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What Type of Headache Do I Have (And What Can I Do to Feel Better)?

  • Category: Symptoms
  • Posted On:
  • Written By: Alex Murray
What Type of Headache Do I Have (And What Can I Do to Feel Better)?
While nearly everyone experiences headaches during their lifetime, understanding the cause of your aching head might not be straightforward. In fact, there are numerous different types of headaches, all with different kinds of symptoms. If you’re wondering how to treat headaches you get, you’ll need to first know what type you’re dealing with. Since 97% of 24 hour urgent care locations operate seven days a week, the staff there will likely be available to help you. While not all headaches will require a visit to a 24 hour urgent care location, some more severe instances (especially if they’re symptomatic of more serious illnesses) might warrant it. Consult this guide and if you’re ever in doubt, head to the 24 hour urgent care location close to you for diagnostic help.

Tension Headaches

In today’s world, tension headaches have become quite common. They’re usually brought on by stress, which is something most Americans are quite familiar with. You’ll usually feel a dull ache (rather than throbbing pain)all around your head. You may also feel tenderness in your neck, shoulders, or scalp.

Chronic tension headaches usually require prescription medications and/or a change in lifestyle to reduce stress, but a one-off tension headache may be treated with over-the-counter pain relievers. If you take a non-caffeinated medicine, caffeine may help as well. However, caffeine consumption can trigger headaches in some people.


If you’ve never experienced a migraine before, you should consider yourself lucky. Migraine sufferers know that this is much more than just a simple headache. There are different types of migraines (some come with no headache at all!), but migraine headaches come with a deep kind of pain that can last for multiple days.

These throbbing aches often come with light and sound sensitivity, and many sufferers will become nauseated or will vomit. Nearly one-fifth of migraine sufferers also experience an aura before the headache sets in. This aura refers to visual disturbances like flashing or shimmering lights, stars, blind spots, or zig-zagging lines. Some people even experience tingling or have problems speaking. (Stokes can also come with some of these symptoms, so make sure to seek medical attention right away if you experience these.) Everyone experiences migraines differently, and each episode is usually different; however, they will usually place severe limits on what a sufferer can do during a day.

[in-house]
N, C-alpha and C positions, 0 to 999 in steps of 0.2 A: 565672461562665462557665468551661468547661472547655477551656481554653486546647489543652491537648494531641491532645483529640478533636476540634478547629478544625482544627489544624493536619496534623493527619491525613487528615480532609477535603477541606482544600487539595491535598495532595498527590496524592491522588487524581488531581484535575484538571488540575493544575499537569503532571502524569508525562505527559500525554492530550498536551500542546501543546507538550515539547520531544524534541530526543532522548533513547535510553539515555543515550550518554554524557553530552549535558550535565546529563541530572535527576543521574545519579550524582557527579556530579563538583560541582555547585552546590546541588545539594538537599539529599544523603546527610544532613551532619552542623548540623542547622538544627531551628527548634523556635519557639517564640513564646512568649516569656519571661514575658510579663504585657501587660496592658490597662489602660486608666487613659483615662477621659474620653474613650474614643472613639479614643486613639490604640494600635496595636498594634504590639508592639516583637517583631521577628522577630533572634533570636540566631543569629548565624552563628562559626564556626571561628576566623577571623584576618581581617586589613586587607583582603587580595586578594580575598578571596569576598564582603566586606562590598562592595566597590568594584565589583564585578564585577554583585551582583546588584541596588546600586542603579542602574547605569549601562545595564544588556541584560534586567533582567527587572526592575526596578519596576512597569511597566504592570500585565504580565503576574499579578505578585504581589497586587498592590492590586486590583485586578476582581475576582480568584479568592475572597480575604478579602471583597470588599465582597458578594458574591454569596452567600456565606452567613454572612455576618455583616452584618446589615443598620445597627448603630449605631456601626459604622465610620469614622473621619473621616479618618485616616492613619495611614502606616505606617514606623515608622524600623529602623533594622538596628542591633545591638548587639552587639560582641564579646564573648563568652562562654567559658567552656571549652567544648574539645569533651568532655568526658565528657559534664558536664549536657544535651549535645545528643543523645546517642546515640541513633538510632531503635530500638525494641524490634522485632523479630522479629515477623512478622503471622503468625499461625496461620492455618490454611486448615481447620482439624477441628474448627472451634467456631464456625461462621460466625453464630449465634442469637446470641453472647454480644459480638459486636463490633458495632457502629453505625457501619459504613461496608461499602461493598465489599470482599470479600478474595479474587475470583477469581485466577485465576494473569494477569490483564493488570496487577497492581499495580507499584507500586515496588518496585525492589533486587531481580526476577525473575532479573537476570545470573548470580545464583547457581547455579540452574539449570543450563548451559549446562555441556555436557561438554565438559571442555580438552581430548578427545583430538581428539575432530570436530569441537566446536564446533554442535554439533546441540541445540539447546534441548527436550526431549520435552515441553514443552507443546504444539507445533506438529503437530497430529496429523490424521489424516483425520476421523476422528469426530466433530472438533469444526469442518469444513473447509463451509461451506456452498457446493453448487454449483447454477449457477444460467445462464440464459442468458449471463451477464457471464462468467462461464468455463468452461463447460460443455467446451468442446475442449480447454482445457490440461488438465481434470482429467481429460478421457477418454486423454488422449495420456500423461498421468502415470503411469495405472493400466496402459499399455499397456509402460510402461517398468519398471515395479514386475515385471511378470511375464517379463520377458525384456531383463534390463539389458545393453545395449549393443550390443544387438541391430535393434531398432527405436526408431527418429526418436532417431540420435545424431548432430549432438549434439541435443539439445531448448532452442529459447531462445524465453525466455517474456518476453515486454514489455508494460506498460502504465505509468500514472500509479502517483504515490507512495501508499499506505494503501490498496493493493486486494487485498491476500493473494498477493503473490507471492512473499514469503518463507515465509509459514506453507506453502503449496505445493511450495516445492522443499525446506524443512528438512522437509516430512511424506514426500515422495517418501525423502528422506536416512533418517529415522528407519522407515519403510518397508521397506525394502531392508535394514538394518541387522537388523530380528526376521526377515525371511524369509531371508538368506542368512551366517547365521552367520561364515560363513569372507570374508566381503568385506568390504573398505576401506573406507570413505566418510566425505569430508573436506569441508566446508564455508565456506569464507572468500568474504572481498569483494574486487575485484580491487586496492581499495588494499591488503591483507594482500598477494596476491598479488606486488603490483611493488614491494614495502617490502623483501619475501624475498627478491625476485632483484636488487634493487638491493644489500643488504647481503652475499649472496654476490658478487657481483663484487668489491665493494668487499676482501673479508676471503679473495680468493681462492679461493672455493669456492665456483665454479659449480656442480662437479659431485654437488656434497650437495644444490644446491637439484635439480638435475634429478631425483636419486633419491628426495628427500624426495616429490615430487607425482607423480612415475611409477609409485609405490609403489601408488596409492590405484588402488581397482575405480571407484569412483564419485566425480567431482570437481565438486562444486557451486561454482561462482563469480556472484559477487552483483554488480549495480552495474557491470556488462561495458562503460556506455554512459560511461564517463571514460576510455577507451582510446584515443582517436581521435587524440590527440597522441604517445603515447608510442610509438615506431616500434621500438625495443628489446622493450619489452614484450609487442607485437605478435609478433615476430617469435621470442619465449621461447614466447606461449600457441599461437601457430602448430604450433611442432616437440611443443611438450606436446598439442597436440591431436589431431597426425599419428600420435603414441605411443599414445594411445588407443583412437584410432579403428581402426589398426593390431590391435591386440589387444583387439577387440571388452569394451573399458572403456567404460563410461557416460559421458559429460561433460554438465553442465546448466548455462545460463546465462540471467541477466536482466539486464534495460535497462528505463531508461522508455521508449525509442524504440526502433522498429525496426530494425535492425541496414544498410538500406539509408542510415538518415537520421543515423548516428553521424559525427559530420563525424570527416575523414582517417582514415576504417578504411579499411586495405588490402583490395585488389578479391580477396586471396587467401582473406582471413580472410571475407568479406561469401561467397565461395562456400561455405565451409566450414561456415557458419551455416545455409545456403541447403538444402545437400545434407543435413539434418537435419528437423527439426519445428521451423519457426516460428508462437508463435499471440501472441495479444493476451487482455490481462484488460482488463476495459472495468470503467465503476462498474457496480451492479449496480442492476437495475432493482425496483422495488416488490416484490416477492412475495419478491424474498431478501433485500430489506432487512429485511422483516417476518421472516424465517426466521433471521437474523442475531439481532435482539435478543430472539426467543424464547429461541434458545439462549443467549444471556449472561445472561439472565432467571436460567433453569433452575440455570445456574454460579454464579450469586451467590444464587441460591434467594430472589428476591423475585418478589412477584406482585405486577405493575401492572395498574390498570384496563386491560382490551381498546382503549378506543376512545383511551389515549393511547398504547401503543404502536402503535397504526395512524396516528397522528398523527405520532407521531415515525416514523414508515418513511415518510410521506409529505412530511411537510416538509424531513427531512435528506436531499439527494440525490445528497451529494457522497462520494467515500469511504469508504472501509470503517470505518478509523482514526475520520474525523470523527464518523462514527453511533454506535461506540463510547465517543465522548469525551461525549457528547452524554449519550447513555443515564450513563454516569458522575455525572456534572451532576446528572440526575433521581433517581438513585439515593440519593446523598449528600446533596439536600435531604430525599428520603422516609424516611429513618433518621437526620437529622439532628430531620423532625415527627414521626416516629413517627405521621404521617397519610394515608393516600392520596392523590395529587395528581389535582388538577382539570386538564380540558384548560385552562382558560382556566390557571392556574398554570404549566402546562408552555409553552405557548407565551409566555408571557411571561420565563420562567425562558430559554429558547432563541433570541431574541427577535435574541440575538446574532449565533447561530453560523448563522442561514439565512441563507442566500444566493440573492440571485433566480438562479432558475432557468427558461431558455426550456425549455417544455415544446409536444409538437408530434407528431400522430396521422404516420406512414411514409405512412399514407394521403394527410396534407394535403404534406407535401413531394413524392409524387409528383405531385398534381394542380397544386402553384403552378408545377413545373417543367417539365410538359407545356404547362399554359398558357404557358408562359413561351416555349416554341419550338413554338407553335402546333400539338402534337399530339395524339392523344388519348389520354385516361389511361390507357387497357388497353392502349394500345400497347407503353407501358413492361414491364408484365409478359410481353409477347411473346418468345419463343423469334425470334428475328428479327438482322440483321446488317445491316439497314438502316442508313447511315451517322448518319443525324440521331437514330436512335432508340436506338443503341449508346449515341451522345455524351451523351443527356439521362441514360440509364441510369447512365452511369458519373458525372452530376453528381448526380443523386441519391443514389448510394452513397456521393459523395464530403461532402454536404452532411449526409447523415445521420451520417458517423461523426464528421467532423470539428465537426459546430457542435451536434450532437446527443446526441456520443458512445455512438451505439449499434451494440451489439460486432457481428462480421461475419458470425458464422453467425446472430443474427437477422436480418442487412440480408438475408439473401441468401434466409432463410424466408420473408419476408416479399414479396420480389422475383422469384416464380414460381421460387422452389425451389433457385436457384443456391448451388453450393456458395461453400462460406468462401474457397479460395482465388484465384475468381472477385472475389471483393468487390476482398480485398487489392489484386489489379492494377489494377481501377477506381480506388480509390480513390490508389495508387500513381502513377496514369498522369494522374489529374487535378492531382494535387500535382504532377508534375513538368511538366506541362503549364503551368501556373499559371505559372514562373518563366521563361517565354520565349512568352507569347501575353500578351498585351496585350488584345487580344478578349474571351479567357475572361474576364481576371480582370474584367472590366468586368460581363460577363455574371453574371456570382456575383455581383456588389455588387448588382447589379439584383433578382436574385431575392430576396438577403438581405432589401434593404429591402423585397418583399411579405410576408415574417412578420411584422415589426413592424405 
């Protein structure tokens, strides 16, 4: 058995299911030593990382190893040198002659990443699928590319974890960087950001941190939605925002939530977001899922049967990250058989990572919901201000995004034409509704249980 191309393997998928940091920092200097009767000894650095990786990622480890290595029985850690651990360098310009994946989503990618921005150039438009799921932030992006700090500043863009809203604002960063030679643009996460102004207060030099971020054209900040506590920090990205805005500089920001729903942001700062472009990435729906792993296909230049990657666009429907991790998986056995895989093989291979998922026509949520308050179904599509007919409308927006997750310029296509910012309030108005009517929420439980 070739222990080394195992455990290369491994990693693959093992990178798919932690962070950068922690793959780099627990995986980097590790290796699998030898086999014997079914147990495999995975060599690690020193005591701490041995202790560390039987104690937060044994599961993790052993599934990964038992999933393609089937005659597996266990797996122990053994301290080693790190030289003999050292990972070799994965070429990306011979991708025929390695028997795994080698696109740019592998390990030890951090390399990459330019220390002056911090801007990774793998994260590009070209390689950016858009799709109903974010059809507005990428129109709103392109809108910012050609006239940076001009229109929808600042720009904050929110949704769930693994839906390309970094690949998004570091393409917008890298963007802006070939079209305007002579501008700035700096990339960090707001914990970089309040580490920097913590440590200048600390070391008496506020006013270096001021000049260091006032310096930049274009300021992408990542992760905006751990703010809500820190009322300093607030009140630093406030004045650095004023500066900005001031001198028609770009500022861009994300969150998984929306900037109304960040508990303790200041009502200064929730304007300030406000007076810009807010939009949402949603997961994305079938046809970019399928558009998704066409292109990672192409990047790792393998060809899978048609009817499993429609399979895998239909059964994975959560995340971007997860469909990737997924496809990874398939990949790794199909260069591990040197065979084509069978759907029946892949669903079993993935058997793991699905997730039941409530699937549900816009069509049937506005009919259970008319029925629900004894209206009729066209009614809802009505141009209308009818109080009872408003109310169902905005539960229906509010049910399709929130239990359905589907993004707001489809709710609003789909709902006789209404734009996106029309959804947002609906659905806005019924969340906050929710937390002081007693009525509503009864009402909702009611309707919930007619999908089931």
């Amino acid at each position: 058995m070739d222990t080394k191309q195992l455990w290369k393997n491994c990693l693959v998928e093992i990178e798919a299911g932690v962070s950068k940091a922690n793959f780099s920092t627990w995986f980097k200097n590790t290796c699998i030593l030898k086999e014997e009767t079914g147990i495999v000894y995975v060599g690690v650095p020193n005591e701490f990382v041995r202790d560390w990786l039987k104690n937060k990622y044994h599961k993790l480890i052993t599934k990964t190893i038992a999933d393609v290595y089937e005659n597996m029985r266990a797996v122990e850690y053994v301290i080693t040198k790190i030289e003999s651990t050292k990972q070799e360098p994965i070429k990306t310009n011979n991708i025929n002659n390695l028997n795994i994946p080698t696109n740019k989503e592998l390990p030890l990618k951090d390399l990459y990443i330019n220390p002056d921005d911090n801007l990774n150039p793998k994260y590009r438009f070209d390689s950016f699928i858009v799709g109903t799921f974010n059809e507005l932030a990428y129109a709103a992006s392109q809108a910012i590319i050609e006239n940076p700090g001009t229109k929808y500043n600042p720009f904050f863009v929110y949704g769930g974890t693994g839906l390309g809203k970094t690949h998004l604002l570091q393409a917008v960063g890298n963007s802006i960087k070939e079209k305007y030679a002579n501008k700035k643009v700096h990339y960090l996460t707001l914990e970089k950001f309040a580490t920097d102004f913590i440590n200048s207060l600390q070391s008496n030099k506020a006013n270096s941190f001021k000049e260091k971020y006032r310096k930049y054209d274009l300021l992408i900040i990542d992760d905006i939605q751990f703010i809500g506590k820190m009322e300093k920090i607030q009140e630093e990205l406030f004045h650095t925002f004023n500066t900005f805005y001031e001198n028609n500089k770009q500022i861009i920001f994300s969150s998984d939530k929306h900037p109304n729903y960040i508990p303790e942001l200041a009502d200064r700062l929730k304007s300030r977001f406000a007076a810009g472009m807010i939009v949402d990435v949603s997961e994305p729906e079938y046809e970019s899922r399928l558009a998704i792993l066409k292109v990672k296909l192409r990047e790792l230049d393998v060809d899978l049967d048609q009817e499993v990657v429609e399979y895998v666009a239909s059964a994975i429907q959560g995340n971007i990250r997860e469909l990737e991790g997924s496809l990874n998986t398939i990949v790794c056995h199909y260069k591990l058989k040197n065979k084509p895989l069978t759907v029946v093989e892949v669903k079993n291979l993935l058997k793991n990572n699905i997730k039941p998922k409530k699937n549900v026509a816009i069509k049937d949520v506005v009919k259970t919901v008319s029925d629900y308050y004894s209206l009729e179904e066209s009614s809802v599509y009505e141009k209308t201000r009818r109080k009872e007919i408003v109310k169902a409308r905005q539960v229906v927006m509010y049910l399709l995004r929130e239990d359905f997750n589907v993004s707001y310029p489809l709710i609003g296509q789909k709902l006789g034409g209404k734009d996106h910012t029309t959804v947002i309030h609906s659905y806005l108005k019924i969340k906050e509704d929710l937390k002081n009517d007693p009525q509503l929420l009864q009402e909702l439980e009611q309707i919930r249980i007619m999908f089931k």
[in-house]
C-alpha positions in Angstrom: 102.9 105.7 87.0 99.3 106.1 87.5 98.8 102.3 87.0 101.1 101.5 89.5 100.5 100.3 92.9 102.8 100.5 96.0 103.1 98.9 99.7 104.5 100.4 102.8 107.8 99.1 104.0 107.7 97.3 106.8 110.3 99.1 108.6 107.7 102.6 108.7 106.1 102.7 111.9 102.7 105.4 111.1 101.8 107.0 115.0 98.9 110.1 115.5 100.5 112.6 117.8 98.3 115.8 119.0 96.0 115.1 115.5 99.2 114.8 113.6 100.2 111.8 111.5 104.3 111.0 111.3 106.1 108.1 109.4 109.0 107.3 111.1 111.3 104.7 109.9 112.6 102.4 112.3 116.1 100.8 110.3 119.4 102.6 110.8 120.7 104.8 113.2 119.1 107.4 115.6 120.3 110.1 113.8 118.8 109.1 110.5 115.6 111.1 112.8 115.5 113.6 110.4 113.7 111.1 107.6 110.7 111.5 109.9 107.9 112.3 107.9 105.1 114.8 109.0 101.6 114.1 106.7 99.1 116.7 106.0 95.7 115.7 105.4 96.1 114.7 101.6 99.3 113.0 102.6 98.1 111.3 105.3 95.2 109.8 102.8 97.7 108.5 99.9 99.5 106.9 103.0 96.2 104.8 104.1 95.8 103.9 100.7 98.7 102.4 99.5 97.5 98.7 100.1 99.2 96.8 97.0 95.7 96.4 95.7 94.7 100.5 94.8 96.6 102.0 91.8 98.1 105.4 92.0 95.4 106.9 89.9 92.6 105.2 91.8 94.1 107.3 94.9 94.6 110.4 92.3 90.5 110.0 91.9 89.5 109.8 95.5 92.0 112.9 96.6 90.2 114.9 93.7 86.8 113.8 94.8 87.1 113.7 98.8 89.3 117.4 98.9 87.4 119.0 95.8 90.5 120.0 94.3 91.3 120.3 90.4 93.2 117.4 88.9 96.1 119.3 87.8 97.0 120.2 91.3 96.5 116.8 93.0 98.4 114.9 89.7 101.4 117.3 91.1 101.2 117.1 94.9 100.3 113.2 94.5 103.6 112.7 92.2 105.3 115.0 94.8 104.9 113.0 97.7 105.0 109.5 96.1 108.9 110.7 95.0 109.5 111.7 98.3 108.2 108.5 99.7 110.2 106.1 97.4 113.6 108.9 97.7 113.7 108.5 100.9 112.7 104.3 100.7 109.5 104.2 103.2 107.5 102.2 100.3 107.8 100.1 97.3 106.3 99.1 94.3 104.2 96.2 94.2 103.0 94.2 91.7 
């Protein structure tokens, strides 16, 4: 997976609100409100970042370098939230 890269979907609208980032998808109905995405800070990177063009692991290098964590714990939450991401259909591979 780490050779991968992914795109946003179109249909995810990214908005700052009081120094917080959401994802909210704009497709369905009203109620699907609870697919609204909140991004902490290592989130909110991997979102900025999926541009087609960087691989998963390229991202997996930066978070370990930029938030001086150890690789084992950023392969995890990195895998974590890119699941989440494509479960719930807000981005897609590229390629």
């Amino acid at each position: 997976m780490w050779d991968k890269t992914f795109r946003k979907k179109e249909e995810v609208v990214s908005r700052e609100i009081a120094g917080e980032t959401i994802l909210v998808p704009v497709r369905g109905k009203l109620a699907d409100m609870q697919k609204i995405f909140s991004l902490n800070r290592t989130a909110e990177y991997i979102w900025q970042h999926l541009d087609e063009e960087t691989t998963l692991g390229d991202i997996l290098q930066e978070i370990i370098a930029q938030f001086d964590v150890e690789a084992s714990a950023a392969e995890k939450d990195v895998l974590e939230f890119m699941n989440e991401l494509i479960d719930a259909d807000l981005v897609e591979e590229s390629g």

Dehydration, lack of food (or certain types of it), hormonal changes, chemical exposure, and sleep disruption can be triggers for many migraine sufferers. Those who know they suffer from frequent migraines can take preventative medications if they feel an aura coming on. Once migraine pain set in, sufferers may take over-the-counter medications like Excedrin Migraine or regular headache pain relievers. If these medications don’t work, your physician can prescribe triptans (which come in pill, injection, or nasal spray form) to decrease inflammation that may lead to migraine headaches.

Cluster Headaches

There is a type of headache that’s even more mysterious than migraines: clusters. Those who frequently wonder what to do about headaches that come at and last for specific times may be dealing with cluster headaches. This aches are severe and are often noted to be a piercing type of pain. They usually occur on one side of the fact at a time; in some cases, swelling, redness, and congestion may occur. Strangely, these headaches can last anywhere from 15 minutes to a few hours but will arrive around the same time of day for a specific period of time (usually for a few months at a time). Many sufferers experience a few of these headaches in a row, but in between these cluster times, they won’t have any symptoms.

Spring and fall are common times of year when sufferers will experience headaches, and men are three times more likely to experience clusters. Unfortunately, doctors aren’t exactly sure what causes them, but many people find relief through oxygen therapy, local anesthetic, corticosteroids, melatonin, and calcium channel blockers.

These are by no means the only type of headaches out there. Sinus and allergy headaches, hormonal headaches, or headaches caused by too much caffeine (or lack thereof) are also common. No matter the cause or type, you can head to a 24 hour urgent care location for diagnosis and potential treatment.